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Who is Walid Regragui, Morocco’s coach? How was his career as a DT and as a player?

The 47-year-old coach admitted he will feel torn in tonight’s semi-final, as his Morocco side take on France, his birth country.

Soccer Football - FIFA World Cup Qatar 2022 - Morocco Training - Al Duhail SC Stadium, Doha, Qatar - December 13, 2022 Morocco coach Hoalid Regragui during training REUTERS/Bernadett Szabo

It’s possible that even in his wildest dreams, Walid Regragui could not have envisaged his current situation. Later today, the 47-year-old Morocco coach will be leading his team out at Al Bayt stadium where they will be battling for a place in the World Cup final. No African team has ever gone as far in the tournament as Regragui’s Morocco, and now he will be hoping to make history again by guiding his team to Sunday’s final. Standing in the way will be France, his birth country.

Regragui was born in Corbeil-Essonnes, 29 kilometres south of central Paris. The French capital has a large Maghrebi population and around 20% of the country’s immigrant population are of Moroccan nationality or descent. In many cases, allegiances will be divided but Regragui, who was only appointed at the end of August, is focused on getting the Atlas Lions through to the final which would be a remarkable achievement on many levels.

Regragui’s early days as player in Paris

Regragui has spent the last six years in coaching but before that, he was a professional player. He started out playing in the youth categories of one of the capital’s historic clubs, Racing Club de France Football, turning pro in 1998.

Throughout his playing career, Regragui occupied a defensive role - occasionally at centre-back or midfield but usually at right-back - the position he held during his first season in Ligue 2 with Toulouse. In January 2001 he made his international debut for Morocco in a World Cup qualifier against Egypt - the first of 45 appearances at senior level. As a defender, Regragui was described as “a player with six lungs, extremely strong with a lot of character. He runs more than three players combined and has the ability to cover large areas of the pitch”. His Morocco team has similar attributes, and you can see where they get it from...

He switched to Ajaccio in the summer of 2001 but didn’t see any regular first team action until his second season. In 2004, he was on the move again, this time to a different country. He joined Spanish outfit Racing Club Santander on a three-year deal and with a reputation following his displays for Morocco at the Africa Cup of Nations earlier that year in which the team ended just missing out on the trophy after losing the final to Tunisia.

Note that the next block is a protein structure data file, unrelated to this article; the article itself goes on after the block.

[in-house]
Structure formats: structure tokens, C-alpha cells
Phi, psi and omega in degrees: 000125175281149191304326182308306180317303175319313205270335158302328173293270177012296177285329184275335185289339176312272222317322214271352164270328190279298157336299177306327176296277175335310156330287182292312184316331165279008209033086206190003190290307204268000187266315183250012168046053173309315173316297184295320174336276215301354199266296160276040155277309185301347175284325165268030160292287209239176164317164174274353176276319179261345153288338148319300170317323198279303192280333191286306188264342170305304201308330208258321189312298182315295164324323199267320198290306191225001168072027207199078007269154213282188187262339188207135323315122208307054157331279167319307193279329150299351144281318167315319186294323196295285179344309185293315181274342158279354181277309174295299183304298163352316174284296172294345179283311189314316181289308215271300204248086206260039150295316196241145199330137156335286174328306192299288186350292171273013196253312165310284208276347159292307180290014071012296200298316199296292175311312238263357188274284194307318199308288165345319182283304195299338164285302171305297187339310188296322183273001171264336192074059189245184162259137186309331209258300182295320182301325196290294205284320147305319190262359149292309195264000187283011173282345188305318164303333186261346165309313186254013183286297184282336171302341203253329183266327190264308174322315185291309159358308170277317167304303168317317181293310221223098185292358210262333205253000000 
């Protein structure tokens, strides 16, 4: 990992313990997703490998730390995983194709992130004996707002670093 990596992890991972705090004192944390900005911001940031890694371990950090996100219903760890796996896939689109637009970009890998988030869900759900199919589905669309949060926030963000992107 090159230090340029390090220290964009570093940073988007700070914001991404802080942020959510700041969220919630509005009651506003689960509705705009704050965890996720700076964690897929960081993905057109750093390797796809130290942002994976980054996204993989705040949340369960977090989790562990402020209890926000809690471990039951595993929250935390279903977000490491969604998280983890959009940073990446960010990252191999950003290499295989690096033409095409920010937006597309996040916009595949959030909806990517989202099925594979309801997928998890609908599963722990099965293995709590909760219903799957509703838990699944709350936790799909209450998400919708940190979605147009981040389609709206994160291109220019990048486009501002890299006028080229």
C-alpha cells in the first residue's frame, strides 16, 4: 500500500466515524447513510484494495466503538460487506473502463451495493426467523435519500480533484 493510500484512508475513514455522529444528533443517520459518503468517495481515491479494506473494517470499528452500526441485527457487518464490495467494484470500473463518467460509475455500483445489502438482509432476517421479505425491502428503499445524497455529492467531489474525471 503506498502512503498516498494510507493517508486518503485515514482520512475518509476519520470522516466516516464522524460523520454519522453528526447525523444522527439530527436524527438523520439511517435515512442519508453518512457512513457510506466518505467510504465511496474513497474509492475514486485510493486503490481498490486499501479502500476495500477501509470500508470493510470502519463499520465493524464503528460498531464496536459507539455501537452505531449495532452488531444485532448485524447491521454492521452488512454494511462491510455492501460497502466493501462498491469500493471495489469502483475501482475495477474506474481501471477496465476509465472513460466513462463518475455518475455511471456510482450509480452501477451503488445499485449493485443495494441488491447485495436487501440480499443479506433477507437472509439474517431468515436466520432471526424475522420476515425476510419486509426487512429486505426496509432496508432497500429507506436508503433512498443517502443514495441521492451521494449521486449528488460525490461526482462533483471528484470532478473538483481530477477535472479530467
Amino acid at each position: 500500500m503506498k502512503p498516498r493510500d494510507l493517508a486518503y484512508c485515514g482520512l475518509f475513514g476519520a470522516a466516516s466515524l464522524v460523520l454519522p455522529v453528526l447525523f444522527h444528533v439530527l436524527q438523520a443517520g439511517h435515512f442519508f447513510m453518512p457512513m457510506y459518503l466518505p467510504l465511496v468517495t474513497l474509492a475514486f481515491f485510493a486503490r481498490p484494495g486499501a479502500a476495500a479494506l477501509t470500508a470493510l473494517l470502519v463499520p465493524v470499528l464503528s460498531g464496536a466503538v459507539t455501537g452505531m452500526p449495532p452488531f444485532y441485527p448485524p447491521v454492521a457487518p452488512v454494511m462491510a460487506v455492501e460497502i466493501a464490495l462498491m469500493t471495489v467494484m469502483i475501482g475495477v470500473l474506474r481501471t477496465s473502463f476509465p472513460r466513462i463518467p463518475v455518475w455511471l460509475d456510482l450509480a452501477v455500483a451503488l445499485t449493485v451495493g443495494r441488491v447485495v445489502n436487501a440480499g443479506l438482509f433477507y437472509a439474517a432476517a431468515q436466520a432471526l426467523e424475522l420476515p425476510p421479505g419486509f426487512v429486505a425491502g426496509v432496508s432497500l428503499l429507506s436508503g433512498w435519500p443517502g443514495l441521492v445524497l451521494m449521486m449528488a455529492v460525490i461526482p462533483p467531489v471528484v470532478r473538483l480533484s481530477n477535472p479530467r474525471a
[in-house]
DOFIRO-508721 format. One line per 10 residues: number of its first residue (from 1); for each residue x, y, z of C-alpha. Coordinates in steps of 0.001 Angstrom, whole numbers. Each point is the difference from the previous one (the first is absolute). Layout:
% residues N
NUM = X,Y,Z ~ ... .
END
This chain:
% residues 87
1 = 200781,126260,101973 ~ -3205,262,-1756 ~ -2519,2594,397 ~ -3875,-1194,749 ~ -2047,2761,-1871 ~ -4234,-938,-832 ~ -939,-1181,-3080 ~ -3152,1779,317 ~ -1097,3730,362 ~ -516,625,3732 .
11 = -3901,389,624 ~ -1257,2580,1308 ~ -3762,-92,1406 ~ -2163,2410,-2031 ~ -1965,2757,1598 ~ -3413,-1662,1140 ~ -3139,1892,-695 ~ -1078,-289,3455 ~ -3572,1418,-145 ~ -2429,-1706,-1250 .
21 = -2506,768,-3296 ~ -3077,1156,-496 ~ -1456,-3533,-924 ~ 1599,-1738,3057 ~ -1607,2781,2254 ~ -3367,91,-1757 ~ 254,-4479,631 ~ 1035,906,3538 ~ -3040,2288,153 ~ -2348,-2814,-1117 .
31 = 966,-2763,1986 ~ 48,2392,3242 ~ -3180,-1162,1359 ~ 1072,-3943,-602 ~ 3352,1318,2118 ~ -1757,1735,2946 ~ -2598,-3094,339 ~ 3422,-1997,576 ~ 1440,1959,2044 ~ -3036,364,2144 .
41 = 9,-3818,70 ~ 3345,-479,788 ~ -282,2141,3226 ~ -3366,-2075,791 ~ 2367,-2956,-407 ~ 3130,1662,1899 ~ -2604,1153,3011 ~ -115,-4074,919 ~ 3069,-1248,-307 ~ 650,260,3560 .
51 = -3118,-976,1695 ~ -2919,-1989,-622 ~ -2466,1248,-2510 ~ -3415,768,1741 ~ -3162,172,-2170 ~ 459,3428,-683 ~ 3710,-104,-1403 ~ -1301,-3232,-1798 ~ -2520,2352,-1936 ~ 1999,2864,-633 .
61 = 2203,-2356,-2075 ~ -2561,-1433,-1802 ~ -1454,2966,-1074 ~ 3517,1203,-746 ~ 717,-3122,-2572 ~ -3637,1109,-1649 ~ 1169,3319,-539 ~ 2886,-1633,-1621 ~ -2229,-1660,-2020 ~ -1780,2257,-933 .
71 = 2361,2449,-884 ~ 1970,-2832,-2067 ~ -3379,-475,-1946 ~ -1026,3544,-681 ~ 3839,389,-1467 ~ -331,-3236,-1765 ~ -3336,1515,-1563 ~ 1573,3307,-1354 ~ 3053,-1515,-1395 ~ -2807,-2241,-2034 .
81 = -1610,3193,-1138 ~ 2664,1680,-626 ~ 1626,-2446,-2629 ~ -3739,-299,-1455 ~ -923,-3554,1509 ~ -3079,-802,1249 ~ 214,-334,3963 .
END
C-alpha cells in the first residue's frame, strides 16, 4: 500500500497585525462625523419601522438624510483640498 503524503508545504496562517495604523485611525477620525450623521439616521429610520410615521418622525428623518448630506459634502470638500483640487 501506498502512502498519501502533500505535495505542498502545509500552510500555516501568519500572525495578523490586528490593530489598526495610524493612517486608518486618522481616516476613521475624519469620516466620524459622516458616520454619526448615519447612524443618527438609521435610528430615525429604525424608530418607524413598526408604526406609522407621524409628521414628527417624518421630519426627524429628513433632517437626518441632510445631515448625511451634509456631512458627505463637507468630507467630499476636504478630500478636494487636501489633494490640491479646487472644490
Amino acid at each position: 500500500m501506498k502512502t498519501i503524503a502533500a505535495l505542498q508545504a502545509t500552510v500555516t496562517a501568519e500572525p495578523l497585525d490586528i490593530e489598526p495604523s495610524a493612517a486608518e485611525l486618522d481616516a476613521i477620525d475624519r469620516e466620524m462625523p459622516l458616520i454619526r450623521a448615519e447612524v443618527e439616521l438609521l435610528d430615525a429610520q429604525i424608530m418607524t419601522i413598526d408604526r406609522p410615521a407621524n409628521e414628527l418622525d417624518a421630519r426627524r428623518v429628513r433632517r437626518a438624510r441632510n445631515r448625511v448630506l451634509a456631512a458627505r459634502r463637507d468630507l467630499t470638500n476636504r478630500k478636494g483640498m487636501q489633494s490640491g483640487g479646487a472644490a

Coaching potential spotted

Even during his time in Spain, there were signs that a career in coaching lay ahead for the full-back. Lucas Alcaraz, his coach at Racing, spotted Regragui’s talent right away: “Just from the way he said things, you could tell that one day he would make a great coach”.

By that time Regragui was in his early 30s and his playing days were drawing to a close. After leaving Racing in the 2007 winter transfer window, returned home to France to play out the latter stage of his career at Dijon and Grenoble - at the latter he was team mates with a player who his team will be trying to stop later today, Olivier Giroud.

Morocco's coach #00 Walid Regragui (C-L) celebrates after winning the Qatar 2022 World Cup quarter-final football match between Morocco and Portugal at the Al-Thumama Stadium in Doha on December 10, 2022. (Photo by Odd ANDERSEN / AFP)
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Morocco's coach #00 Walid Regragui (C-L) celebrates after winning the Qatar 2022 World Cup quarter-final football match between Morocco and Portugal at the Al-Thumama Stadium in Doha on December 10, 2022. (Photo by Odd ANDERSEN / AFP)ODD ANDERSENAFP

Coaching career takes off

As Lucas Alcaraz predicted, Regragui did go into coaching, gaining his license in 2014. He spent several seasons in Rabat coaching Fath Union Sport and developing his managerial skills. He left in January 2020 to take up a post with Qatari outfit Al-Duhail. He guided the team to their seventh Qatar Stars League title but there was disappointment in the AFC Champions League where they were eliminated at the group stage. Regragui was dismissed after just nine months in the job and remained out of work for a few months until he was hired by Moroccan side Wydad. His brief spell in Casablanca was successful - he led Wydad to the Botola and their third CAF Champions League title.

Morocco came knocking last summer. Regragui accepted the post, giving himself just three months to prepare the team for their World Cup adventure. Regarded in football circles as The Moroccan Pep Guardiola, it is easy to see why Regragui is so highly respected. During his time at the helm his team is unbeaten in eight games and have conceded just one goal - against Canada in the group stage.

Regragui, who didn’t get the chance to play in a World Cup finals during his playing career, says he is determined to keep up the good work. “We’re fortunate to have an array of talent at our disposal and also players who have matured at great clubs,” he said in a recent interview with FIFA. “The Moroccan people should be proud of having stars who play in the Champions League and at clubs such as Bayern Munich, Chelsea and Paris Saint-Germain. So, in terms of quality, we’re blessed. During the qualifiers, we showed that our team is steely and well organised. My job now is to ensure that our system works so that we can compete with the big nations. I’m not here to find excuses. Our goal is to do our best in the World Cup and make our fans proud”.


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